See all those languages up there? We translate Global Voices stories to make the world's citizen media available to everyone.

Learn more about Lingua Translation  »

India: Defending Freedom of Speech

The Indian Blogosphere has been buzzing over the weekend with posts and comments surrounding a controversial educational institute. Vantage Point, a blog run by Gaurav Sabnis was sent an email by this said institute to remove any posts that questioned the claims of the institute. The original article that inspired posts on blog can be read at JAM Magazine here. One of the driving forces behind this magazine, Rashmi Bansal of Youth Curry was at the receiving end of malicious anonymous comments. Many blogs including Sambhar Mafia and Desi Pundit have been following the developments closely.

A lot of Indian blogs have been echoing this call for support. The latest development has been that Gaurav Sabnis has quit his job with IBM. He says -

…I have resigned from IBM. The decision is entirely my own and I was not asked by IBM to resign, nor was I pressured in any manner by any executive from IBM. I took the decision in view of some really bizarre threats that were apparently made by IIPM to IBM…

In the same post he puts forward a strong case for his previous post and why he stands by what he said in his blog -

…my intention to stand by my posts, since I believe in freedom of speech. I have written nothing that can be thought of as libel. IIPM is an organiation in free India which makes some claims in its advertisements. What I did was exercise my right as a citizen, by responding to the information contained…

This isn't the first instance of Indian bloggers facing the wrath of corporate houses and big organisations, but it brings us back to the same question – In a country whose USP is the Biggest Democracy, where has the Right to Free Speech disappeared? Is it easier to bully a blogger than a magazine or a Main Stream Media publication? Does a blogger have any rights?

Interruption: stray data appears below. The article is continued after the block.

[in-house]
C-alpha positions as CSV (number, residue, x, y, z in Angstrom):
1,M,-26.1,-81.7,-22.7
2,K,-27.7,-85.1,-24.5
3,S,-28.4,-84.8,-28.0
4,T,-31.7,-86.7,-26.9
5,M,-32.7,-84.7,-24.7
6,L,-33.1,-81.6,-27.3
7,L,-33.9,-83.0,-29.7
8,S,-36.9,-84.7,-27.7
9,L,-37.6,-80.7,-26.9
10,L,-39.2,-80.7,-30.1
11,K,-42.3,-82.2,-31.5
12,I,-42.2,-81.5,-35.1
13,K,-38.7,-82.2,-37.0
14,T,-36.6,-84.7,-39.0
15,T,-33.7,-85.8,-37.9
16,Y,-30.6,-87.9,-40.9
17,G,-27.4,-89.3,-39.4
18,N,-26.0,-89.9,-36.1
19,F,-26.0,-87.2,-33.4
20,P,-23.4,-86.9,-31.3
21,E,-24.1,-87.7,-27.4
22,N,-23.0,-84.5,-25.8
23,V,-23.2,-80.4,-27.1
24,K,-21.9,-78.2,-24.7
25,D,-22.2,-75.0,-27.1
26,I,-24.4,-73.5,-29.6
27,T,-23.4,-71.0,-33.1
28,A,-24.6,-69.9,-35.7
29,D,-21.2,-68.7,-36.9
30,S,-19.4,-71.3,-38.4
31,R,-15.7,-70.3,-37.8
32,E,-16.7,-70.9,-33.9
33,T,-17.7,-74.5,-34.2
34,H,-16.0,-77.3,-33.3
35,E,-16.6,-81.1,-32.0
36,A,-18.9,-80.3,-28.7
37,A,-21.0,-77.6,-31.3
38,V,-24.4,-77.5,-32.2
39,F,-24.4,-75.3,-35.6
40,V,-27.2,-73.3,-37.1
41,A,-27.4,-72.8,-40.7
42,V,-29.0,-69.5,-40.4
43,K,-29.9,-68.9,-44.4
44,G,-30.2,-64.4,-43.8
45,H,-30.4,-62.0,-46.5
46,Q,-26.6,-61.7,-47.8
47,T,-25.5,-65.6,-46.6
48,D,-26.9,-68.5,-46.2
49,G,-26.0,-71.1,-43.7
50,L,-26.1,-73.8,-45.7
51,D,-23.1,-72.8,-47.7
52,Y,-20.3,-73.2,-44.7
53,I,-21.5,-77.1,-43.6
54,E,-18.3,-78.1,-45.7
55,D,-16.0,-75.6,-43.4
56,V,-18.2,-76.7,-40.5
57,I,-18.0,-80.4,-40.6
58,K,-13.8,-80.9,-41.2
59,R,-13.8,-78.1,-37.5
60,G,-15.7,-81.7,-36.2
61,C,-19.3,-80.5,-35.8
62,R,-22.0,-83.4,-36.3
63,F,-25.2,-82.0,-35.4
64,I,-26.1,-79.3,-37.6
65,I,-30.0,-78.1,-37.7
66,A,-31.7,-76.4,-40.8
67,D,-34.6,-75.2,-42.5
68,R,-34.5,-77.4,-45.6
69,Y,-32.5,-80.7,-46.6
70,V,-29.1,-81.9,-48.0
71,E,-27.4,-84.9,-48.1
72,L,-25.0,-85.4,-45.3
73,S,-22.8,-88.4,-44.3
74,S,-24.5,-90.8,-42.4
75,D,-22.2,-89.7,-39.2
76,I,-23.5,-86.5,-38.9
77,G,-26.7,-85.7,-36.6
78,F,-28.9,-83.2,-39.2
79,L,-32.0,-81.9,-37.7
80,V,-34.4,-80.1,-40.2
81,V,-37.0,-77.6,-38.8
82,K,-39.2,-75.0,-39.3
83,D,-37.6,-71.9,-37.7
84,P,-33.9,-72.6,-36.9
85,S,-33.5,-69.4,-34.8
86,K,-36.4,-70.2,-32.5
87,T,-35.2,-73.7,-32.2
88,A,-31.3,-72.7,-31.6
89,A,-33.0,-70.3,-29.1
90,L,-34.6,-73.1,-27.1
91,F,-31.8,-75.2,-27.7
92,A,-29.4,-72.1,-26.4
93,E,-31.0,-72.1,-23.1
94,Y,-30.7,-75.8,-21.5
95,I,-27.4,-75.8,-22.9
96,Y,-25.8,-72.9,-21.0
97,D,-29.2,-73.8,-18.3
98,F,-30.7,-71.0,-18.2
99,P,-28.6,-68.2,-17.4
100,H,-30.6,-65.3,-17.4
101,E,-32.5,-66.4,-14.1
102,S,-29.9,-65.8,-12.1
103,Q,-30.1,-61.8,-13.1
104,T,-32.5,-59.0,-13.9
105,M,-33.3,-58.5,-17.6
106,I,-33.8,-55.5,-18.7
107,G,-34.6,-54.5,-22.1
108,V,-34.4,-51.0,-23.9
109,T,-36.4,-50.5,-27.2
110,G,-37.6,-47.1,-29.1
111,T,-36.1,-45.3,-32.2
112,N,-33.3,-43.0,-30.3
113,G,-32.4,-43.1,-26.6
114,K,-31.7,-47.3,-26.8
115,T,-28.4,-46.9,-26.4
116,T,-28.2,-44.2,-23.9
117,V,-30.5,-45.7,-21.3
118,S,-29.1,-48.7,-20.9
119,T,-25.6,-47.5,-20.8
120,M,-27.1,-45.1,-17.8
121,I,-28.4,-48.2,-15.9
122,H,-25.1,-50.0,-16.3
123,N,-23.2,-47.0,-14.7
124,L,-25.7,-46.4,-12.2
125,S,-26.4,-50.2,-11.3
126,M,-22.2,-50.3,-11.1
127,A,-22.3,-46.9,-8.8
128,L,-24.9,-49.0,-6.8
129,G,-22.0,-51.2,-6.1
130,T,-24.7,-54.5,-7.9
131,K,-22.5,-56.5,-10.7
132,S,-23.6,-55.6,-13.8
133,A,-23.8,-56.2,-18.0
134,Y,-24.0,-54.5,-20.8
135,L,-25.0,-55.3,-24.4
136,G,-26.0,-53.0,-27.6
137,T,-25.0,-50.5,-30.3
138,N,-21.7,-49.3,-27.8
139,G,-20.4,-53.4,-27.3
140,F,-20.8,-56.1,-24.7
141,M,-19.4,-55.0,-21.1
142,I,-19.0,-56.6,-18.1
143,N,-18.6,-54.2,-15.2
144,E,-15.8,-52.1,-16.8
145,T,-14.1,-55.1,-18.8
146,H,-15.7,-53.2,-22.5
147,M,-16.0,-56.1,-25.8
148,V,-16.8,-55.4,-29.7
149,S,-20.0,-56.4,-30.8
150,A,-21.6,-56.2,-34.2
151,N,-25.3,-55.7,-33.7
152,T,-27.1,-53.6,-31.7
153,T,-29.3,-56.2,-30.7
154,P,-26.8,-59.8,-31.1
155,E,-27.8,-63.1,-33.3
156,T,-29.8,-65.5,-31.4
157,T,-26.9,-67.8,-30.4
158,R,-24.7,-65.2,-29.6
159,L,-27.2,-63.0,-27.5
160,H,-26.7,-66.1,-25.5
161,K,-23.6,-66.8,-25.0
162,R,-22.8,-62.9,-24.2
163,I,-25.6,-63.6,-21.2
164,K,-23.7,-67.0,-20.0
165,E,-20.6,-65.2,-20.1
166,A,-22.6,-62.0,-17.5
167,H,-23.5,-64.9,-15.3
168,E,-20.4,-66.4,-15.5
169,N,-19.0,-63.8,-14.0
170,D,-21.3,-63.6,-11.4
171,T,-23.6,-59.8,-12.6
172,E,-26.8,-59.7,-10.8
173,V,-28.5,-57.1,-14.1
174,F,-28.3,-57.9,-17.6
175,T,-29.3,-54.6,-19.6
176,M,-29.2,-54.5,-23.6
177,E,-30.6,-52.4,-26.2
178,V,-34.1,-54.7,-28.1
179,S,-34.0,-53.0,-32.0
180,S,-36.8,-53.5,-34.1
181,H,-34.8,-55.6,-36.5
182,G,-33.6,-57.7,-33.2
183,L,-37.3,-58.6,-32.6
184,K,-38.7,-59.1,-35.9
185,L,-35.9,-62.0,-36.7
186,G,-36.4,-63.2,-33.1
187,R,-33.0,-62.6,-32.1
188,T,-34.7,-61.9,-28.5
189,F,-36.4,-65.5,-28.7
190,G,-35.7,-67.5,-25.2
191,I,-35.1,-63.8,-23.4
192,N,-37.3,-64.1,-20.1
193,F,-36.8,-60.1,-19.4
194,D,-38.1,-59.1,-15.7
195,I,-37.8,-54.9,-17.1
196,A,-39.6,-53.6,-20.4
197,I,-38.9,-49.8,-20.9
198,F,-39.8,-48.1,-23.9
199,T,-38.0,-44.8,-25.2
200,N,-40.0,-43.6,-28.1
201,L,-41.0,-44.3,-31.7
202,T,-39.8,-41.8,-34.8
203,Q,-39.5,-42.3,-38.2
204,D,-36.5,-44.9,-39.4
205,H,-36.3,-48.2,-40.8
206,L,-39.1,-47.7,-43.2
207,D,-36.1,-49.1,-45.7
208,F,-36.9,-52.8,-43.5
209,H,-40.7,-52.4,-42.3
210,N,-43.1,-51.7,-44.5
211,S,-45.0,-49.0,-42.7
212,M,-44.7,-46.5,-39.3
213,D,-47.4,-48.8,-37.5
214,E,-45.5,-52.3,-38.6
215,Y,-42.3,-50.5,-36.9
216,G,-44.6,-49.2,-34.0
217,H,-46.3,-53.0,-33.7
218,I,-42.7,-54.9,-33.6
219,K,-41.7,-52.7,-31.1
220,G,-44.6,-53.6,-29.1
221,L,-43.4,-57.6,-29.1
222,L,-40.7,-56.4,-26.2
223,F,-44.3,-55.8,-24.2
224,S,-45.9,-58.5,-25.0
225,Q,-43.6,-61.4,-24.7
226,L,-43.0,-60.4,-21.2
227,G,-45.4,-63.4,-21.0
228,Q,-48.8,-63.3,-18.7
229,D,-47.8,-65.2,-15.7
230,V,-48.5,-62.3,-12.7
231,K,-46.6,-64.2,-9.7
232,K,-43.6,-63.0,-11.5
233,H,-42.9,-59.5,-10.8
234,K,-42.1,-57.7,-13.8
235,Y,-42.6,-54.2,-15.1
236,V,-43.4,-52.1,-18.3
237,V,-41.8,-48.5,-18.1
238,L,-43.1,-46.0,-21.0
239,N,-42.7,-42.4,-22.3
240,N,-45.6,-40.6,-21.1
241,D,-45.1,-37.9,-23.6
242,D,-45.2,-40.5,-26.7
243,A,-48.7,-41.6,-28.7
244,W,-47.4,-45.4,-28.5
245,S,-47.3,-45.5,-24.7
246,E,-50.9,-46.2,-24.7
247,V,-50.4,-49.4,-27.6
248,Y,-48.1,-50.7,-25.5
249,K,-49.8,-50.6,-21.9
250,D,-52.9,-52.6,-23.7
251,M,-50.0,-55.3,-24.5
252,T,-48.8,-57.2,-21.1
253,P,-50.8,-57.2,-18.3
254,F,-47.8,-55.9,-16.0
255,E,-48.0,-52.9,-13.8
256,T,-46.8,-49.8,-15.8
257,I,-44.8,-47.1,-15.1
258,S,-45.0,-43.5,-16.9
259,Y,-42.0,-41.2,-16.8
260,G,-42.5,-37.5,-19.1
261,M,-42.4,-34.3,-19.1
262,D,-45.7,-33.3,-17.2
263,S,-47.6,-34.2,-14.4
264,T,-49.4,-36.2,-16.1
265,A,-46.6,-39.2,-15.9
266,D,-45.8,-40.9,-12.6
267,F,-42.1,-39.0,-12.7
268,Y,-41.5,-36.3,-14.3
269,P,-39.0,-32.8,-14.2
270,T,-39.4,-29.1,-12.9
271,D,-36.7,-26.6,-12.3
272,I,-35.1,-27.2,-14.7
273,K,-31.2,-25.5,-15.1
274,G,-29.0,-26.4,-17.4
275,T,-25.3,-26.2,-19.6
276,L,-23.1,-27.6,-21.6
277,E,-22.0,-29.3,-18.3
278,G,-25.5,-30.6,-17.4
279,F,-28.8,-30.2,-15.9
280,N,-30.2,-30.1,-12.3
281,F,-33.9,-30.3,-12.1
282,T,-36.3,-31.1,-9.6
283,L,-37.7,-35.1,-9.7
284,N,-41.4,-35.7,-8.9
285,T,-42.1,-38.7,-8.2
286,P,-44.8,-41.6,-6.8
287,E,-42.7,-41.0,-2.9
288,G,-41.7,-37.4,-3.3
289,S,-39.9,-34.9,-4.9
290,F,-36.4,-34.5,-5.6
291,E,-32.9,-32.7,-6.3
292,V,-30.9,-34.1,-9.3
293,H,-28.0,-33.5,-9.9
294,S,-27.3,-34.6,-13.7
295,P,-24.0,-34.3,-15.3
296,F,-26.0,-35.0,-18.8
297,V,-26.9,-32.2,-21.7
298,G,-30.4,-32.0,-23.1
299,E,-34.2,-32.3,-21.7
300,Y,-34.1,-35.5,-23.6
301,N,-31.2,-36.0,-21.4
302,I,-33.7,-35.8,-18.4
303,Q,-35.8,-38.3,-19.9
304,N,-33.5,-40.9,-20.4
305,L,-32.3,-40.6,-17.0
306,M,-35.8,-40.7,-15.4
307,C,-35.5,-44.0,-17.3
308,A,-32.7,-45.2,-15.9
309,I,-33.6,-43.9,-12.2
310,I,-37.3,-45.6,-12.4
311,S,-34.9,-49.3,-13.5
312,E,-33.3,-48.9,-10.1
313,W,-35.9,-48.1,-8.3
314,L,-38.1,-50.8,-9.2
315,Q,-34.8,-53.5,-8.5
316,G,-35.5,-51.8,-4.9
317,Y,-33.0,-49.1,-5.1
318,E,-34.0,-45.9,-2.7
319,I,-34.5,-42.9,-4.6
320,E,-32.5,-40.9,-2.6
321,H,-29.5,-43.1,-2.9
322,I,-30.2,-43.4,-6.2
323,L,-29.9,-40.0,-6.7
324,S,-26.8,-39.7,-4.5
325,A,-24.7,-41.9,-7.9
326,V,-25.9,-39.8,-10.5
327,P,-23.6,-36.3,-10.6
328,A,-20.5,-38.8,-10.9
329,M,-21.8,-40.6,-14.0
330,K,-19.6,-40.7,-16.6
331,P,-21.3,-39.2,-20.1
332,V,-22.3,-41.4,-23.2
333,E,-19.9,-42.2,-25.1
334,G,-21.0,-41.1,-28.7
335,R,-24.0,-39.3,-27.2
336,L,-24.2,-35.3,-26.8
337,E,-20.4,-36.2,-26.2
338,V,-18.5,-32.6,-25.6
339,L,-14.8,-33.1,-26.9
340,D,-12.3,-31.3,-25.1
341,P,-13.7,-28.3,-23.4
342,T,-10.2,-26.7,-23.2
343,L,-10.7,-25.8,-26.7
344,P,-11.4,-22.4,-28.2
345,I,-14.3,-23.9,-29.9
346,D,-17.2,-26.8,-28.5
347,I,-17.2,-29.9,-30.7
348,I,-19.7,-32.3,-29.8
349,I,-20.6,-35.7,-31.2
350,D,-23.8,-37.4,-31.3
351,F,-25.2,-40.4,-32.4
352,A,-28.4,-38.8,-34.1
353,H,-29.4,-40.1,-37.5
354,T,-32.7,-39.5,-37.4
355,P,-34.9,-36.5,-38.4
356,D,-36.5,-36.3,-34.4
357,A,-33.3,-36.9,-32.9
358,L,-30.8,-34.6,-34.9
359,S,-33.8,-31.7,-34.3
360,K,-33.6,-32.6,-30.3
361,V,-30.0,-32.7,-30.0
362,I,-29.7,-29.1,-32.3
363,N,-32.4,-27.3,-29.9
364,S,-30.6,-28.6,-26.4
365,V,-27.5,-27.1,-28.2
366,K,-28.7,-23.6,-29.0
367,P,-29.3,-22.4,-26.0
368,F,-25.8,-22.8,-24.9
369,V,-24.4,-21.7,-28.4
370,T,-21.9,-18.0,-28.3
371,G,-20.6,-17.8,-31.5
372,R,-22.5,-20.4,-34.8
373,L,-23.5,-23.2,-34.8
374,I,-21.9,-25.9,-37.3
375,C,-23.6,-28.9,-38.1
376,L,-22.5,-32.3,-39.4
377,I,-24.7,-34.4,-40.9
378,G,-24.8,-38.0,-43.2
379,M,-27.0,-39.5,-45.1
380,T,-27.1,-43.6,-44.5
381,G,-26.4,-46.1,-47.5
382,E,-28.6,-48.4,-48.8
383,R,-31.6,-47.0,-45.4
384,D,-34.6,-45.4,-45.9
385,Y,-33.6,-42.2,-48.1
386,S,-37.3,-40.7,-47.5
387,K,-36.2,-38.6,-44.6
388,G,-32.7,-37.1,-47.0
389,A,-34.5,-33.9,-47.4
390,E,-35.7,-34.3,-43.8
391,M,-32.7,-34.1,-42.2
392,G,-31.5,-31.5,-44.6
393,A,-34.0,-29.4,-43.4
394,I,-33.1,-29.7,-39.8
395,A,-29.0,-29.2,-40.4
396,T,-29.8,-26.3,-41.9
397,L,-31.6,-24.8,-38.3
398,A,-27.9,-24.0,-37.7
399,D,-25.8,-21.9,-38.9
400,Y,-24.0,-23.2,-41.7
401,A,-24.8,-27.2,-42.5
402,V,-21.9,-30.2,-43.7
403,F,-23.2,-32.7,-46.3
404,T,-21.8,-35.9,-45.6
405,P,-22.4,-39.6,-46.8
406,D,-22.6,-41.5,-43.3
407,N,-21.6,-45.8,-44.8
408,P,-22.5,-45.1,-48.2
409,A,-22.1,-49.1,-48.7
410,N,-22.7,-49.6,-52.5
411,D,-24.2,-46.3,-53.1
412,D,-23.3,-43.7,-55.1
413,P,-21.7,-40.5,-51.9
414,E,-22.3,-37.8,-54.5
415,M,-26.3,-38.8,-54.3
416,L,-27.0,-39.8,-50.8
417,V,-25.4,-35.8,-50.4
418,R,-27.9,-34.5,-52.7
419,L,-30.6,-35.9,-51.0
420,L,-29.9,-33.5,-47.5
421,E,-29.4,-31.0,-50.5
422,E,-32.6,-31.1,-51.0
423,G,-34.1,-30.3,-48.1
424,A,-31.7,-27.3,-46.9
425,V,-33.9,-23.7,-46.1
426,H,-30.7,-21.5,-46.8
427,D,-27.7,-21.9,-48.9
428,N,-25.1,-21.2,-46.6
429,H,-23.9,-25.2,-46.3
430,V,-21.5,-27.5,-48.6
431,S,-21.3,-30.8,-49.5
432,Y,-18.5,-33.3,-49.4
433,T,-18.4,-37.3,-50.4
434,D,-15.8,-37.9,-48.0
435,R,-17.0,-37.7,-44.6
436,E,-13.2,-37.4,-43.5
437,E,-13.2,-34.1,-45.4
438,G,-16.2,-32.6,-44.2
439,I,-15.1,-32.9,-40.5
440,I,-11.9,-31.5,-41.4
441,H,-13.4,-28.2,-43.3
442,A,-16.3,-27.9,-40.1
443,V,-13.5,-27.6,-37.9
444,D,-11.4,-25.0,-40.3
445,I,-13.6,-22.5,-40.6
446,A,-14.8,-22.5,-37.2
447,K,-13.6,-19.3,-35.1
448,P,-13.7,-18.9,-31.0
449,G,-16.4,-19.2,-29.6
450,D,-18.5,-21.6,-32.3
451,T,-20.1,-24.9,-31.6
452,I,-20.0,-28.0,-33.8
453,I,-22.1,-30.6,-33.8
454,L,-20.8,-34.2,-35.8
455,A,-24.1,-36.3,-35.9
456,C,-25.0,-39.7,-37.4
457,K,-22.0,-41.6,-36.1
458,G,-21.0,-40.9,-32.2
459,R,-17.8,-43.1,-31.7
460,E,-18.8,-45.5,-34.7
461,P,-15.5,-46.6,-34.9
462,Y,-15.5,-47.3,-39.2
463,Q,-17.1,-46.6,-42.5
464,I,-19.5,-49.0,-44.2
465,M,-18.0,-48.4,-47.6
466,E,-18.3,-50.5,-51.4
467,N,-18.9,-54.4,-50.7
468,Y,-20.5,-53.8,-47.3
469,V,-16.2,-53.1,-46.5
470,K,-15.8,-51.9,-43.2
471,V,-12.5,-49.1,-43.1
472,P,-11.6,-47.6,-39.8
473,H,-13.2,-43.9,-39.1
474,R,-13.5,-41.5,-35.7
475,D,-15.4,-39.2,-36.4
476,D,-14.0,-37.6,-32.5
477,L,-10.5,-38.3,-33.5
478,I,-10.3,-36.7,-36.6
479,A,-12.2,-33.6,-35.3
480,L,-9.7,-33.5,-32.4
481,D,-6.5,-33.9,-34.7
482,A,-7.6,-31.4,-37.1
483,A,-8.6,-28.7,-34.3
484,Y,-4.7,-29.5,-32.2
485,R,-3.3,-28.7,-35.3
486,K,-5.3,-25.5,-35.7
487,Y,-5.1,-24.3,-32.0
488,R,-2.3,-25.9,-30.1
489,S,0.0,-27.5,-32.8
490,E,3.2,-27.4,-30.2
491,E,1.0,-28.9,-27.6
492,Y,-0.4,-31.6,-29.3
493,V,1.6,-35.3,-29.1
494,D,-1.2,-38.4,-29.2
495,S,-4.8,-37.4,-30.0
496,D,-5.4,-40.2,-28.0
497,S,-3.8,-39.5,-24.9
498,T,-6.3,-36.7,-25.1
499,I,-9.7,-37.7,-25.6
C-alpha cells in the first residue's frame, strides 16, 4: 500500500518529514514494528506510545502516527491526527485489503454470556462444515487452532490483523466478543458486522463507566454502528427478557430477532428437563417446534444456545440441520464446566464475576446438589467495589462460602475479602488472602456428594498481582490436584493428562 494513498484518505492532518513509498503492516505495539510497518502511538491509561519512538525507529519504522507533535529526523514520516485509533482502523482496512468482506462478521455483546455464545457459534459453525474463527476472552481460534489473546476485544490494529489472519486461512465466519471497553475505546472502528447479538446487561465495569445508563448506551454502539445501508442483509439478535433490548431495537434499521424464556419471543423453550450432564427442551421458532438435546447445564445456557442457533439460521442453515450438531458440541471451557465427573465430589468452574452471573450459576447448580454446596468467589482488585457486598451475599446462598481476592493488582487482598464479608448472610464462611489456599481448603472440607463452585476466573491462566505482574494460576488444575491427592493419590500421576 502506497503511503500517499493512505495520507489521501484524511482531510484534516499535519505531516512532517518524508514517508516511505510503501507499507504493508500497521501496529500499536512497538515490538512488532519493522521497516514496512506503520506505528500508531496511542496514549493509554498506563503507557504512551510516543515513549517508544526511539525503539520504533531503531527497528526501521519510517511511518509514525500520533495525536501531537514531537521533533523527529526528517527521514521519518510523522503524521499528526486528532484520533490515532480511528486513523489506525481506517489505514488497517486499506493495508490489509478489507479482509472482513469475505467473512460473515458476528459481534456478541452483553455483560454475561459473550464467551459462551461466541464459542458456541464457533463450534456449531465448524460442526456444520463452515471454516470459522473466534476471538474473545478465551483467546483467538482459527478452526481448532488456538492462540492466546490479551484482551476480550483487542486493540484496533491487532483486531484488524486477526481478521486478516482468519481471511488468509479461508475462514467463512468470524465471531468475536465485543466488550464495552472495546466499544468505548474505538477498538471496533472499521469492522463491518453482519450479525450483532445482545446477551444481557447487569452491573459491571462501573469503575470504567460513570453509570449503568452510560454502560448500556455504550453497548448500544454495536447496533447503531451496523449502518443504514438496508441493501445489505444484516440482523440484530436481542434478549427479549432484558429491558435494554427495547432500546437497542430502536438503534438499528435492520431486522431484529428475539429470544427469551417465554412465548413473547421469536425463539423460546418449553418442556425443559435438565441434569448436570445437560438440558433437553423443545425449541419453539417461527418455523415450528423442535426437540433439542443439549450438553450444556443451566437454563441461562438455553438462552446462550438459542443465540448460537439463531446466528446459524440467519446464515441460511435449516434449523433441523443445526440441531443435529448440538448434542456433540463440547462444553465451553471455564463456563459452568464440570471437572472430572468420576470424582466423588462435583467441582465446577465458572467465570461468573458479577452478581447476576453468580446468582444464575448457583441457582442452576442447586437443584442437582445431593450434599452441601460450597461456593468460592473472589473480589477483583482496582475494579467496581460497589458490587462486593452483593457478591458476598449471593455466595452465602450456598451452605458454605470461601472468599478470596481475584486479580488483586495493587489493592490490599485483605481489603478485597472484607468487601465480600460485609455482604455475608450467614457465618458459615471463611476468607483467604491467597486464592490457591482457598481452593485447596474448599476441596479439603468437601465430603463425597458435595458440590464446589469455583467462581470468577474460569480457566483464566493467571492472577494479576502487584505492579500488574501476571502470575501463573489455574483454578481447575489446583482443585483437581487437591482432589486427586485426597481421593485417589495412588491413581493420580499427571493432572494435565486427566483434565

• Patrix

    I hope this issue is taken up by Global Voices and spread throughout the international blogosphere. Limiting freedom of speech in a democratic country is indeed shameful.

  • Pingback: DesiPundit » IIPM Blog Wars Redux()

  • Kudos to Gaurav and Global Voice Online for giving it coverage.

  • Mike

    Wow! I just checked some of the posts. This institute seems to be hurting it’s own reputation!?! That’s crazy. The best educational institutes didn’t get famous because of foul mouthed students!

    But I guess Asia is all the same. What China and Singapore are doing to their bloggers, I wouldn’t be surprised if your government did the same. Europe and America are so much better for freedom. I mean if ppl have to quit for such small things.. it really is the pits!

  • Patrix

    I hate to admit it but freedom of speech in India (repurcussions, not the law) is not much different from China or Singapore. What pains me more is that we call ourselves the world’s largest democracy when clearly such blatant violations go unnoticed.

  • Shahid

    Ya know Mike maybe right. Think about it. It’ snot like the Indian Government is involved is it? (I didn’t see anything about the Government here) Lenovo and IBM (Figure out the Chinese connection!).

    As the companies become more and more global, they carry their “ideologies” with them. Perhaps a more committed American firm may have backed sabnis? On the other hand, the first person to get duced was an American, wasn’t she?

  • Thanks for picking up the issue.

  • IIPM have lost their first ever Public Relations fiasco. Their heavy arm twisting of Gaurav and threat tactics will have to simply go.

    Anybody knows Rather Gate? This one is next!

  • Pingback: » Blog Archive » Standing up for ones principles - Gaurav Sabnis vs IIPM()

  • Patrix

    FYI, IBM or Lenovo did NOT force Gaurav to quit. He left on his own accord. Let us not blame the wrong people here.

Receive great stories from around the world directly in your inbox.

Sign up to receive the best of Global Voices
Email Frequency

No thanks, show me the site